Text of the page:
THE PROS & CONS
- What’s Best: Ridgeline is now more pickup than a CUV with exceptional interior volume and amenities.
- What’s Worst: Crossover based chassis restricts Ridgeline to one bed length.
- What’s Interesting: On some models the truck bed can be configured into a 400-watt sound studio and an AC plug in the bed wall means you can plug in a big screen LCD TV if for like for a tailgate party anywhere.
SAN ANTONIO, TX: When it comes to pickup truck “wow” factors, Honda may just have re-set the bar with the bed on the 2017 Ridgeline that can be turned into a 400-watt loudspeaker.
On the top two of the five trim levels there is 150/400-watt AC inverter at the right rear of the box that powers “exciters” that are speakers but without a membrane.
Instead there is an “oscillating mass” in the unit, which can be attached to most surfaces. When the oscillating mass starts shaking with the frequency of the applied signal, it is transmitted to the mounting plate and from there to the surface where it is attached. That, in turn, causes the “excited surface” to emit a voice or music signal.
To show how it works, Honda set up a tailgate party, first cooking up a batch of chili via the AC outlet and then following up with sound and a big screen LCD TV. Think of the possibility of a party on wheels.
But wait, there’s more.
COMPETITOR: He said/She said – 2016 Chevrolet Colorado
The Ridgeline is based partly on the Pilot crossover and with that unibody architecture; Honda was able to create a lockable storage well below the box floor and behind the rear suspension that is big enough to swallow golf bags.
The bed is five-feet, four-inches long and comes with eight tiedowns. The tailgate can either flip down or swing out like a door. The tailgate even has two moulded-in seats.
Inside, Honda is claiming best-in-class passenger volume, most rear seat cargo and most rear seat versatility.
This is the second-generation model and much has changed, including the styling where it now looks more like a pickup with a vertical back window that also increases bed size because the buttresses from the first generation are gone.
The front MacStrut and rear multi-link suspensions are all new and the Pilot-based platform has more than 50 per cent re-engineered parts to meet the more demanding tasks a pickup is asked to accomplish.
All Ridgelines are powered by Honda’s proven 3.5-litre V6 SOHC direct injection producing 280 hp and 262 lb/ft of torque with a six-speed automatic transmission. All Ridgelines in Canada come with Honda’s Intelligent Variable Torque Management system, which is Honda-speak for all-wheel-drive with the added bonus of torque vectoring for the best possible grip in corners or on less than ideal surfaces.
Running on regular fuel, consumption is rated at 12.8/9.5/11.3L/100 km city/highway combined.
Perhaps the most compelling feature is its rear-mounted AWD unit consisting of two wet clutches that make it possible for torque to go up to 70 per cent rear and also side to side on the back for grip that does not have to rely on supplementary braking.
Where the system really shines is in the four, driver selectable modes – Normal, Snow, Mud and Sand.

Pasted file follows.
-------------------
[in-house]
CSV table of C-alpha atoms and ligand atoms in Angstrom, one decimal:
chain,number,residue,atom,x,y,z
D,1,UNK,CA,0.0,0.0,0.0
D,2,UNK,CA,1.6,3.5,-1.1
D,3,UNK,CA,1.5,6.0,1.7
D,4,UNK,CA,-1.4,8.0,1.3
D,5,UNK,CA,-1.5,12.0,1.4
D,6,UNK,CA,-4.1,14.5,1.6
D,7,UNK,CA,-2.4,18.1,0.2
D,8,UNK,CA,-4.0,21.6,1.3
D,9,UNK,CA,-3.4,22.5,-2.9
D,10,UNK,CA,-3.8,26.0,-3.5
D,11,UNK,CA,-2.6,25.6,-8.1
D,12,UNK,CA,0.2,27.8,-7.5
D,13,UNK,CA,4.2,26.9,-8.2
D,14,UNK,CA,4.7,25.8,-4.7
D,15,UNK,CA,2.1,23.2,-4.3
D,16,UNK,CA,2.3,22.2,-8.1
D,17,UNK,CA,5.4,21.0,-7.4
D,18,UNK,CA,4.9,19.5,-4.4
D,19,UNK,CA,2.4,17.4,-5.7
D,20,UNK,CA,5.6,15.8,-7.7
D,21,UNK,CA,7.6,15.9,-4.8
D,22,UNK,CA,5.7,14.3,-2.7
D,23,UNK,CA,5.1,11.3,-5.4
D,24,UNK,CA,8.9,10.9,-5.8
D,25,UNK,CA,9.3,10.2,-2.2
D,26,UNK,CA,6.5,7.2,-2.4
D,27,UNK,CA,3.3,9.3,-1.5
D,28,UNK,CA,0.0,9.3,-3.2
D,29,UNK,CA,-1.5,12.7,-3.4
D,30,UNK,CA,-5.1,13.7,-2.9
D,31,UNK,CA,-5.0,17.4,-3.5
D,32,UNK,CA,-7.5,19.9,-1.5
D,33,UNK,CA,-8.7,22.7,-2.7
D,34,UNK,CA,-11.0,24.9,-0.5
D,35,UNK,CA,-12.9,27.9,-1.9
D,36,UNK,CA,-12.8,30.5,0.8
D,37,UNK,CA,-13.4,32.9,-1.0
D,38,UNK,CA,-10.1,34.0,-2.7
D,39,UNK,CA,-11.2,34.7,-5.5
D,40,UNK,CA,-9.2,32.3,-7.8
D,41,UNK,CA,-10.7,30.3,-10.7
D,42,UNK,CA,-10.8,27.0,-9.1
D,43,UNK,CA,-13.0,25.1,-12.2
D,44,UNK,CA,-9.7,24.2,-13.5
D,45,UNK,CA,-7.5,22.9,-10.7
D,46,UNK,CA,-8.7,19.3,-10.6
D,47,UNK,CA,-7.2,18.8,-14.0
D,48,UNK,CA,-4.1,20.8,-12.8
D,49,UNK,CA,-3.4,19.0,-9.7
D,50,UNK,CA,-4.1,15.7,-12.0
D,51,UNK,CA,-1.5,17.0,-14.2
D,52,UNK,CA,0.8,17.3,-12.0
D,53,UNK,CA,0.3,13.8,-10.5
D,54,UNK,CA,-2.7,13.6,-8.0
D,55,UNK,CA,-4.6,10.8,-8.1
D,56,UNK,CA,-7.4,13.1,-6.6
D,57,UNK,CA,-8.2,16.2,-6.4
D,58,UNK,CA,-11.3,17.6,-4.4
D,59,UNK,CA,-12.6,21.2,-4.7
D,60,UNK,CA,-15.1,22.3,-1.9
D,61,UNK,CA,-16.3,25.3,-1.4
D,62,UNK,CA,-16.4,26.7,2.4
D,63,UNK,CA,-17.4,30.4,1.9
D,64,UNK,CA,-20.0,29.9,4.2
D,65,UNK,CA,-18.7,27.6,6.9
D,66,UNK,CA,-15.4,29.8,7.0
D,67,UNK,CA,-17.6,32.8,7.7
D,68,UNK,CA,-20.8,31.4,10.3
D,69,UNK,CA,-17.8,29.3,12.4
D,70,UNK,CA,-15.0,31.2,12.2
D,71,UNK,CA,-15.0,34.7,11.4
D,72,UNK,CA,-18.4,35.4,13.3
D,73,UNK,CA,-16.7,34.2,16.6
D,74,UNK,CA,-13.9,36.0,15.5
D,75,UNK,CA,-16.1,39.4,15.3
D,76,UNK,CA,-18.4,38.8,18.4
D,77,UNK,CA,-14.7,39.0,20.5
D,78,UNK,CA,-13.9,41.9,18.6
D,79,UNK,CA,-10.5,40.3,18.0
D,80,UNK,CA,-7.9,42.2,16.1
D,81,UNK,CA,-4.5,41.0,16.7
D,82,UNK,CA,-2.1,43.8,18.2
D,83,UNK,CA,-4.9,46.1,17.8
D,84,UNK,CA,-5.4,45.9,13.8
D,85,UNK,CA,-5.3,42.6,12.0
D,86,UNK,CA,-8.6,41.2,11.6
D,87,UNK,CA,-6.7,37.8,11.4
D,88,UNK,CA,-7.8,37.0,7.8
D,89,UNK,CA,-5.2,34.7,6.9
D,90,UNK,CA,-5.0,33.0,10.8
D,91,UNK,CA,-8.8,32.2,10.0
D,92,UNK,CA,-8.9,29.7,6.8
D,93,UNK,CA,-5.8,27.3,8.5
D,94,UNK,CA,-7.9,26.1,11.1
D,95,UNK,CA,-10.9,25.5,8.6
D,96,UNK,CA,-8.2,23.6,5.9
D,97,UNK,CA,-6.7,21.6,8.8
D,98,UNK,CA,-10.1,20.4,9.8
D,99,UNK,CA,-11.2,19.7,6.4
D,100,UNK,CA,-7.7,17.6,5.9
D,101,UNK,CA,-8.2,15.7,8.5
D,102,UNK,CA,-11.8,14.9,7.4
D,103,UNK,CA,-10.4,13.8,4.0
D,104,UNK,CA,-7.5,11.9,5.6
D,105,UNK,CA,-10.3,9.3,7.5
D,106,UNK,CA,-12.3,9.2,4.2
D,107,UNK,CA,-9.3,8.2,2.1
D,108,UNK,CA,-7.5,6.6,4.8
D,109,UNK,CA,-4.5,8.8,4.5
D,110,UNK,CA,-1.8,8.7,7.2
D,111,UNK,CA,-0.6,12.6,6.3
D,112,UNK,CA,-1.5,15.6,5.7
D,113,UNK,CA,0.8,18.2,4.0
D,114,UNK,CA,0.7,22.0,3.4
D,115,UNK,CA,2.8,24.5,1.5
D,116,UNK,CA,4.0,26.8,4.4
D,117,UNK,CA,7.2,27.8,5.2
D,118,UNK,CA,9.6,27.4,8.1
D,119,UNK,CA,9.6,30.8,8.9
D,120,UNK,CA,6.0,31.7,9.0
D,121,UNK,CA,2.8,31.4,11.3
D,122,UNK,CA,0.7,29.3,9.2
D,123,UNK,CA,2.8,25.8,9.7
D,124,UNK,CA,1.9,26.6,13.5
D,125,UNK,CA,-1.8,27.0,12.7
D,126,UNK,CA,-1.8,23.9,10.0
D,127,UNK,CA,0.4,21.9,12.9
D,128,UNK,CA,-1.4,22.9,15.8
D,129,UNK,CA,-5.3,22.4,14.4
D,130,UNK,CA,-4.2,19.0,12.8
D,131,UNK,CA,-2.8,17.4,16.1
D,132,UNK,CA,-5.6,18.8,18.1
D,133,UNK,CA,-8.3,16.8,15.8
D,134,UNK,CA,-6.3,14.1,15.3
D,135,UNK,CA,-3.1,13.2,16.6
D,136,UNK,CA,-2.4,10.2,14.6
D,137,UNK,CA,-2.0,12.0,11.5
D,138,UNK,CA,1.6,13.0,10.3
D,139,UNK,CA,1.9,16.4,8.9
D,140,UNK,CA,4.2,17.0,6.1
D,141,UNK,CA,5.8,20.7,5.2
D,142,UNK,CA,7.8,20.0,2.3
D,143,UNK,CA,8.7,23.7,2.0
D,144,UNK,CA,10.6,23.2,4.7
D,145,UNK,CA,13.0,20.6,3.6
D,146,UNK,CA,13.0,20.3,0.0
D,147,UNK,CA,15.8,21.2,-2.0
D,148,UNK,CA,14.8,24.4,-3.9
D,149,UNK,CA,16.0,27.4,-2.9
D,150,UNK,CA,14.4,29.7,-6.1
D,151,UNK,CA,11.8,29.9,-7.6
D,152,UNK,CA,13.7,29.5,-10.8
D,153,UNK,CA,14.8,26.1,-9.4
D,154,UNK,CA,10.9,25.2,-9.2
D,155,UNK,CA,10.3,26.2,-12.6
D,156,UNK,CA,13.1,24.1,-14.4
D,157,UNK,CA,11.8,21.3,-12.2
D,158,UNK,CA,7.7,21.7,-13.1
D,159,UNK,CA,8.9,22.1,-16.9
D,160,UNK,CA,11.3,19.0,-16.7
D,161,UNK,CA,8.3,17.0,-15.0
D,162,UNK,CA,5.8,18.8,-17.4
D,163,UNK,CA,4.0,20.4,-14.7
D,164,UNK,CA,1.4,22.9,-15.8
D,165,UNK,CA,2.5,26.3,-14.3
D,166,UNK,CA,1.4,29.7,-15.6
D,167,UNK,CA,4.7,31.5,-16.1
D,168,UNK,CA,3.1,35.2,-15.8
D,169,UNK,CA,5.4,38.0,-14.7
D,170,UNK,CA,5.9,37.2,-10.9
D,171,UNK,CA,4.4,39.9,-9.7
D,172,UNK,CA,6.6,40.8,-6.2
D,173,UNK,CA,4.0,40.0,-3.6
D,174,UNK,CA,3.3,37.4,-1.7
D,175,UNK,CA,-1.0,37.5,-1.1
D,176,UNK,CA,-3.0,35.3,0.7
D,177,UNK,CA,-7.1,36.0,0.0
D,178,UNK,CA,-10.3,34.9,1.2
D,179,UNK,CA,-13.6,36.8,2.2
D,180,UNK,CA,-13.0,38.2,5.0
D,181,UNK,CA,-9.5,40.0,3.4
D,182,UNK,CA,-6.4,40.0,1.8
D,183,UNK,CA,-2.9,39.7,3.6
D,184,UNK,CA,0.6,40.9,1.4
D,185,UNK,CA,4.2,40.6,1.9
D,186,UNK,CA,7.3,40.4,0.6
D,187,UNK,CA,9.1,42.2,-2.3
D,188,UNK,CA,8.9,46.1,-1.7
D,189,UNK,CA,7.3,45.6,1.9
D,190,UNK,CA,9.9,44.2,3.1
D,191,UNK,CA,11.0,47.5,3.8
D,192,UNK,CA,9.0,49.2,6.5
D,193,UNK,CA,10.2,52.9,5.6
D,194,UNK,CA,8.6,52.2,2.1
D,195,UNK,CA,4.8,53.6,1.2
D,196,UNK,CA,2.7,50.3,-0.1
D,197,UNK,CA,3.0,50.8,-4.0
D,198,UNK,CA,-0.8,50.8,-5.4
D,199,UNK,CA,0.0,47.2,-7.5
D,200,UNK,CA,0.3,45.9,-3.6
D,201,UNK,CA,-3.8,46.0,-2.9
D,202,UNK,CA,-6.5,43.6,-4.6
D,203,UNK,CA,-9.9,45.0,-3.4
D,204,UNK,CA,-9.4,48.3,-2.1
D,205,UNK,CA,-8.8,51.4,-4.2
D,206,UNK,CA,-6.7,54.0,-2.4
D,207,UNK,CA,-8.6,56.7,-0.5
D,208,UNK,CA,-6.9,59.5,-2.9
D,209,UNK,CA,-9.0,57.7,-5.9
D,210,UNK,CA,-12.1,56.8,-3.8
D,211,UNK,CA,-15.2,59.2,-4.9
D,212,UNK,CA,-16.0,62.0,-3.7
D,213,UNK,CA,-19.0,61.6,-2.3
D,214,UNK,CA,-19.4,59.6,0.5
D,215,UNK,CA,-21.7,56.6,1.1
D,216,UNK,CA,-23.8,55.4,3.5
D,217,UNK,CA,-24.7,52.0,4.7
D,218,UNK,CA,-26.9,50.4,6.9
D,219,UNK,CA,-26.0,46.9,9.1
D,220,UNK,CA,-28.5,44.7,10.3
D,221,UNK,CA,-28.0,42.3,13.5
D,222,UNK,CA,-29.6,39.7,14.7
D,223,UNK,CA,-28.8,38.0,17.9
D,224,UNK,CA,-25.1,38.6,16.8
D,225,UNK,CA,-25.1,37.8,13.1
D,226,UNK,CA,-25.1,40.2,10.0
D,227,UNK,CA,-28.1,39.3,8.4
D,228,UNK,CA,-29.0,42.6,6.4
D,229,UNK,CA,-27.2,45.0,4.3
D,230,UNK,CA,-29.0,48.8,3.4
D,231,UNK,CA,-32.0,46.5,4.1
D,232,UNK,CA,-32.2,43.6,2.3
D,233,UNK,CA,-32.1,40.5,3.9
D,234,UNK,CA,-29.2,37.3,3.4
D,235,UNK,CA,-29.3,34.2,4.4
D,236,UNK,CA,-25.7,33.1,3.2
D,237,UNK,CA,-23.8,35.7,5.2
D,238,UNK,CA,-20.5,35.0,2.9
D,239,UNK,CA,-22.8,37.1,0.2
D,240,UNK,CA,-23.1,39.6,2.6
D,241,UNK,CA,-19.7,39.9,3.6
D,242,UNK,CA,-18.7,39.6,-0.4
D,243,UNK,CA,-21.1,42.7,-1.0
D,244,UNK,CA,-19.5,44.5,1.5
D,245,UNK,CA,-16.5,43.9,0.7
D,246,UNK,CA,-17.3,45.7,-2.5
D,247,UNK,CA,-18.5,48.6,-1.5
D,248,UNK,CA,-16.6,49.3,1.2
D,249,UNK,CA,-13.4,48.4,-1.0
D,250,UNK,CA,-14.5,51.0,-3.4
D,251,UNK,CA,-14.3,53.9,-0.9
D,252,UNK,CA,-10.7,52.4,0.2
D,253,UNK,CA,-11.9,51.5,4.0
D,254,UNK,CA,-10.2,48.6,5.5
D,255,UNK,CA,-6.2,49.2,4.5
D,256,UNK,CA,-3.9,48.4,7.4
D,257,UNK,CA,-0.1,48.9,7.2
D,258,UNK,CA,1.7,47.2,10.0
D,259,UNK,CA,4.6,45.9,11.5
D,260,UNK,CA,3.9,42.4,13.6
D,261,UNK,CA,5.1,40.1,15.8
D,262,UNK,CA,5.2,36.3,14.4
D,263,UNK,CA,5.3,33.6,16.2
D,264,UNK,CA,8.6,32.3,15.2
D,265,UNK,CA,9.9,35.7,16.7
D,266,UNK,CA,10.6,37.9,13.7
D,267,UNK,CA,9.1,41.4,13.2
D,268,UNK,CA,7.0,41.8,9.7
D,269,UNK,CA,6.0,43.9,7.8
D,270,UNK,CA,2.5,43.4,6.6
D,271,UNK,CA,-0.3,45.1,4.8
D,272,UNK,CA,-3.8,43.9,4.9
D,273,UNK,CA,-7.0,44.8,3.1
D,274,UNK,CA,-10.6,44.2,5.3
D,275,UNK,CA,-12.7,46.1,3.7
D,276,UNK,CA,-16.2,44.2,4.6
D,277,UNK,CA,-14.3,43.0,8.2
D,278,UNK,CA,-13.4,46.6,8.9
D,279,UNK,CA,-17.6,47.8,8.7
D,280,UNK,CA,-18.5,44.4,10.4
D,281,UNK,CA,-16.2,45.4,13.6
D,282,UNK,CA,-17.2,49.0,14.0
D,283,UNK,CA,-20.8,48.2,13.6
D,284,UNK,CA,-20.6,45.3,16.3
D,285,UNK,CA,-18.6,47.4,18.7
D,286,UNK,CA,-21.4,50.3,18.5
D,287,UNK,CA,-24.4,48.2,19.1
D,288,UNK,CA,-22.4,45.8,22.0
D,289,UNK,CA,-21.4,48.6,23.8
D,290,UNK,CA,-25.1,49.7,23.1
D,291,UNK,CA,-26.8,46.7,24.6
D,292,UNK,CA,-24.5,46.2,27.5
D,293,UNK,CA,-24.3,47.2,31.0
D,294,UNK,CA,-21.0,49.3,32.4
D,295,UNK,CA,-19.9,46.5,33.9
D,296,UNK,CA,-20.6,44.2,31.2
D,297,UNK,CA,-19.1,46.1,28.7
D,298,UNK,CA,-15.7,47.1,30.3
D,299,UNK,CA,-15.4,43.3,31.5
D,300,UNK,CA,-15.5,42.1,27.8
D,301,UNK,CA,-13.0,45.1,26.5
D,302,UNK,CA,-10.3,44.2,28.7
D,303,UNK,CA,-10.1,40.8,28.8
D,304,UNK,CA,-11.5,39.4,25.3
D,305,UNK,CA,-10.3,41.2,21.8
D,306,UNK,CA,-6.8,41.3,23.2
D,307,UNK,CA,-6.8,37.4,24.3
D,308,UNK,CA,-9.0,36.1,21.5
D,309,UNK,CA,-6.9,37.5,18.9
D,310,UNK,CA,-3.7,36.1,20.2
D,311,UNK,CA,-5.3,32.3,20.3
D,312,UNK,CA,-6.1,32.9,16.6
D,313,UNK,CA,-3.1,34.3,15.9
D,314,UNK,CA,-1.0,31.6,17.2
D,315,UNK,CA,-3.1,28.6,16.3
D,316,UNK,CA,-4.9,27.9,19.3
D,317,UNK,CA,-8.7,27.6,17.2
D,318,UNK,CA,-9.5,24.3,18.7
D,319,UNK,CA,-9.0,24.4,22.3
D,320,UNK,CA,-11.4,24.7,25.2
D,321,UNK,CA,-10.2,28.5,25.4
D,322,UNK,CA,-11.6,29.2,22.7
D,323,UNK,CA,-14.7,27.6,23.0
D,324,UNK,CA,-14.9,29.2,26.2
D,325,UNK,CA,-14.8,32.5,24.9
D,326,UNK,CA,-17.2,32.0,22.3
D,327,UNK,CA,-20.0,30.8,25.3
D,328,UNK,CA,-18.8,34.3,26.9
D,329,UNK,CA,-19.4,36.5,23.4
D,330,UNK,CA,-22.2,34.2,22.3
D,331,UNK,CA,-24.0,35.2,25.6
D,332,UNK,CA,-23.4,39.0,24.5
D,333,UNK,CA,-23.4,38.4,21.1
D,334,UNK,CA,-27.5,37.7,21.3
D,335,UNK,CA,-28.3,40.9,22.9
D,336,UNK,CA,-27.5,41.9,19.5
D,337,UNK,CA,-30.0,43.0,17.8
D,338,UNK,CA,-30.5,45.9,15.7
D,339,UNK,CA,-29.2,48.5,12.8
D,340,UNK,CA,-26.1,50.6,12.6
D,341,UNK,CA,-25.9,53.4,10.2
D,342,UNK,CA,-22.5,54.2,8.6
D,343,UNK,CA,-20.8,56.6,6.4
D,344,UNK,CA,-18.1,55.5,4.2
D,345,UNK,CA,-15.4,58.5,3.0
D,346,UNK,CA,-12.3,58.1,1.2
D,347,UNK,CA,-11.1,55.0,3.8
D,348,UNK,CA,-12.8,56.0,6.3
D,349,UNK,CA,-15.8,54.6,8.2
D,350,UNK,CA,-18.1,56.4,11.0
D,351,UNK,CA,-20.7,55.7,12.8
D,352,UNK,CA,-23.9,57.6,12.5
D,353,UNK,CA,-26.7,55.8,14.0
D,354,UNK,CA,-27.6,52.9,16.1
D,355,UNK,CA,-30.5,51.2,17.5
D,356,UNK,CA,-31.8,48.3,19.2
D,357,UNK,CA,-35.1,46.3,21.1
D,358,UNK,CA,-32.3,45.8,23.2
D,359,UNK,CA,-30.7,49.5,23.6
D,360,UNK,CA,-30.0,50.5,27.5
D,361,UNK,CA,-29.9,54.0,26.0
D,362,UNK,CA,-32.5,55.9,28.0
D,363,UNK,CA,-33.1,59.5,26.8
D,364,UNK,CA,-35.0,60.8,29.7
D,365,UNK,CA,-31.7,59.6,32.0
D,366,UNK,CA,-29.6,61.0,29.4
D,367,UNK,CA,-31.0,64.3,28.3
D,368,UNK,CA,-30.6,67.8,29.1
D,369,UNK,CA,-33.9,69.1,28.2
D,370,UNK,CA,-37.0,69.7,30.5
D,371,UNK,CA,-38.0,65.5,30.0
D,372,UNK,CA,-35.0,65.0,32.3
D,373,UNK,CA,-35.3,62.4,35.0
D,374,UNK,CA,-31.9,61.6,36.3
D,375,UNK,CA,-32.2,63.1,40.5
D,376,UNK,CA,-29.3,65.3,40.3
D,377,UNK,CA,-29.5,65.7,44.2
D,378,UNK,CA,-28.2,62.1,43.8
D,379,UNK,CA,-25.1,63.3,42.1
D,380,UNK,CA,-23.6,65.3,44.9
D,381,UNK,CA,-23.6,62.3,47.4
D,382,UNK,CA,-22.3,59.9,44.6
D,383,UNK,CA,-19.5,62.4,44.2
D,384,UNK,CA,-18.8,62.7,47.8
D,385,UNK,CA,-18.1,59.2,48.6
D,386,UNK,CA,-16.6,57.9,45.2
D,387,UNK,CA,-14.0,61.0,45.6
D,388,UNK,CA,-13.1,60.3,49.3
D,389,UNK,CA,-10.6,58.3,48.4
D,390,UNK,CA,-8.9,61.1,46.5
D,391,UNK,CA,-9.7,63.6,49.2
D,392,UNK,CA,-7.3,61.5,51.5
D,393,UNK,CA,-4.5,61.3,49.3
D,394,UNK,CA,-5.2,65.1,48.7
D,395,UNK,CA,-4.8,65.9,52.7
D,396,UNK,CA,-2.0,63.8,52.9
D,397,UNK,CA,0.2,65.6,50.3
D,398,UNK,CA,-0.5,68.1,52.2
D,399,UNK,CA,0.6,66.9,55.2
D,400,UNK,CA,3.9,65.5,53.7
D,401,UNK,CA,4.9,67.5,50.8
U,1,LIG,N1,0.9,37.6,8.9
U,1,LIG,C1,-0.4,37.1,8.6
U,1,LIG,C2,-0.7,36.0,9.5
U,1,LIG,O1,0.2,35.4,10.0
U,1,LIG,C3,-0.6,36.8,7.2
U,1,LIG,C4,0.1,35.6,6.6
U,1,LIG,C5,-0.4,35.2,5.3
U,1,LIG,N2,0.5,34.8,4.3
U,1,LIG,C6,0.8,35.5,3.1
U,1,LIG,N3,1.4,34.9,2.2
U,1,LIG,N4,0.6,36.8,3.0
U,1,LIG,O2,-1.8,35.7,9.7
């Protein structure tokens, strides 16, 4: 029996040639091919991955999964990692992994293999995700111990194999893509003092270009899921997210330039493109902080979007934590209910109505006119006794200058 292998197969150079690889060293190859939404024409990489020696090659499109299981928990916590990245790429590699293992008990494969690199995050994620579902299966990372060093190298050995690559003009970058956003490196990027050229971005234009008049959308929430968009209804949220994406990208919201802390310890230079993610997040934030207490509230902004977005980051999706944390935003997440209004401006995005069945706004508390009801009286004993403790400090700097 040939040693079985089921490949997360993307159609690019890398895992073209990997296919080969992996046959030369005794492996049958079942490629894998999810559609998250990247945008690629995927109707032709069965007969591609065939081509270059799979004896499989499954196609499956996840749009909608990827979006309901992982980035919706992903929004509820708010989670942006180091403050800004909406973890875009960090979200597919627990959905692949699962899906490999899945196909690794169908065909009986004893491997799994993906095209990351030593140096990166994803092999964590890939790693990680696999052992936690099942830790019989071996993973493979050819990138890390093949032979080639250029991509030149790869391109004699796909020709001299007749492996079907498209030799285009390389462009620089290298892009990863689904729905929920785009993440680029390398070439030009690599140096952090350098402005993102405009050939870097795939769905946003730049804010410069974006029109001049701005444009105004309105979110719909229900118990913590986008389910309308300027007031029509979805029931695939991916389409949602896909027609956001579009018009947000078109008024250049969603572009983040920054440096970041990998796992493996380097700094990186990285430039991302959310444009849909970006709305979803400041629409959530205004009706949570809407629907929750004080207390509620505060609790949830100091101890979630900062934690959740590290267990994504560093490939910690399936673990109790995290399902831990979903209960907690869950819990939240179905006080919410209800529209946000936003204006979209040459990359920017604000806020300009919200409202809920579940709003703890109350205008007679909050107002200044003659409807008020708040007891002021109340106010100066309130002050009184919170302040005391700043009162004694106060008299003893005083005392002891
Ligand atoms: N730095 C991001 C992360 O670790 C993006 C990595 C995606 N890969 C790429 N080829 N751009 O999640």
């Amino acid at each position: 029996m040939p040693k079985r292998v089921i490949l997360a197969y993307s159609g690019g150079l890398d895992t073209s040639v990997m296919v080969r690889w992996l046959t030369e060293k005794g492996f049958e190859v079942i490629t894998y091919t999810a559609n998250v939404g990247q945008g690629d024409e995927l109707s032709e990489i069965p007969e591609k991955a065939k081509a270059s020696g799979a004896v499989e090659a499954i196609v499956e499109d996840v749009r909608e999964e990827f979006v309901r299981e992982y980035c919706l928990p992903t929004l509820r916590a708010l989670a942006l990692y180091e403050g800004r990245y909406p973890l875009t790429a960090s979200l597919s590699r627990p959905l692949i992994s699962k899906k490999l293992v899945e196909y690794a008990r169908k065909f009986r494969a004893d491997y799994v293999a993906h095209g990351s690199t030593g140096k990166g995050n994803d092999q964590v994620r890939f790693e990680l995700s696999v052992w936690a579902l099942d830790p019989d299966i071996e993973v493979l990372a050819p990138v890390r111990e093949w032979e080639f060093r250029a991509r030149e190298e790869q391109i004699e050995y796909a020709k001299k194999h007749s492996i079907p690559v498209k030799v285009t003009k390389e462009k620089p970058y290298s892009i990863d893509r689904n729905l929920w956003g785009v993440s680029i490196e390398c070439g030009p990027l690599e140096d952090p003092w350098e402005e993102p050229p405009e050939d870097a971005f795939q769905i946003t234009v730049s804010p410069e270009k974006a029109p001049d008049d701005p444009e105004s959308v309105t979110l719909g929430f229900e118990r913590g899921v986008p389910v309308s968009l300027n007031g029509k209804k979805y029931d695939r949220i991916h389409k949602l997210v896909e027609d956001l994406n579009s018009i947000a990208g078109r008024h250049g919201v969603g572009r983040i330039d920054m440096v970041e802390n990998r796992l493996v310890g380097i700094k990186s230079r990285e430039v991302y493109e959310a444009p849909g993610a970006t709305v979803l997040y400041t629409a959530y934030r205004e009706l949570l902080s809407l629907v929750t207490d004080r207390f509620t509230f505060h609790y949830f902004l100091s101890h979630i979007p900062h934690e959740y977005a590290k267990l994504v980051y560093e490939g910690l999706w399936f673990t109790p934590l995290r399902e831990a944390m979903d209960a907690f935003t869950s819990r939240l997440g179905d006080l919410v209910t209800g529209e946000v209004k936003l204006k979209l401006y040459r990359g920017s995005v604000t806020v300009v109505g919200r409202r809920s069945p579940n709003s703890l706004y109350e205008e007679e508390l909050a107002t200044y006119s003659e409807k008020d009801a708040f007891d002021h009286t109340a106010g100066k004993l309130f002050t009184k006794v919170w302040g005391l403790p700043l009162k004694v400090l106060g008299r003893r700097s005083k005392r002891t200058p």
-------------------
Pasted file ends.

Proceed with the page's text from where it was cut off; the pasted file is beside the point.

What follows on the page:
At the Ridgeline press introduction outside San Antonio, Honda set up several exercises including towing, acceleration and off-roading against competitive mid-size pickups.
On the off-road portion, I drove through sand, forded streams, went up and over hills to test hill holding and drove at speed over a washboard surface and all in “Normal” which surprised me.
But what stood out was the torque vectoring. On sandy soil the instructor told me to take it up to 50 mph on a corner and hold it, where usually by 30 mph I would have been already on the brakes.
Not only was the rear not even close to stepping out; I actually was able to accelerate through the apex with full control.
Honda has kept the towing limit at 5,000 lb with a seven-pin connector and the payload is 1,584 lb. Trailer Stability Assist is standard.
Standard equipment is extensive, including heated front seats and outside mirrors with wiper de-icer, Apple CarPlay or Android Auto, HondaLink emergency response system, and most important, the Honda Sensing suite of safety systems, which is one of the most comprehensive in the industry.
It is also one of the quietest trucks I’ve driven to date with only a whisper of noise coming from the tires, which, I found out, are specially made by Firestone for the Ridgeline to combine high performance in all weather conditions and loaded handling as well.
The 3.5-litre is up to the job in terms of acceleration when passing on the highway, but you must remember Ridgeline is heavier than a crossover so you shouldn’t treat it like one, especially with a full bed or at the tow limit.
The Ridgeline is not a working pickup but it fills an interesting niche for an owner who wants the drivability of a car but more utility than a crossover.
Ridgeline is also interesting in that it is one of the first of the 96 per cent of vehicles Honda plans to replace between now and 2019.
Thus Ridgeline sets the stage for good things yet to come from Honda.
COMPETITOR REVIEW: 2016 GMC Canyon diesel, Mid-size pickup with full-size power
Honda Ridgeline pickup 2017 at a glance
BODY STYLE: Mid-size pickup.
DRIVE METHOD: Front-engine, all-wheel-drive with six-speed automatic transmission
ENGINE: 3.5-litre SOHC direct injection V6 (280 hp, 262 lb/ft)
FUEL ECONOMY: (Regular) 12.8/9.5/11.3L/100 km city/highway combined
CARGO: (Rear seat folded up) 50.2 cu ft
PAYLOAD: 1,584 lb
TOW RATING: 5,000 lb (2,267 kg)
PRICE: Base LX, $36,590; Sport, $39,590; EX-L, $42,590; Touring, $47,090; Black Edition, $48,590
WEB SITE: www.honda.ca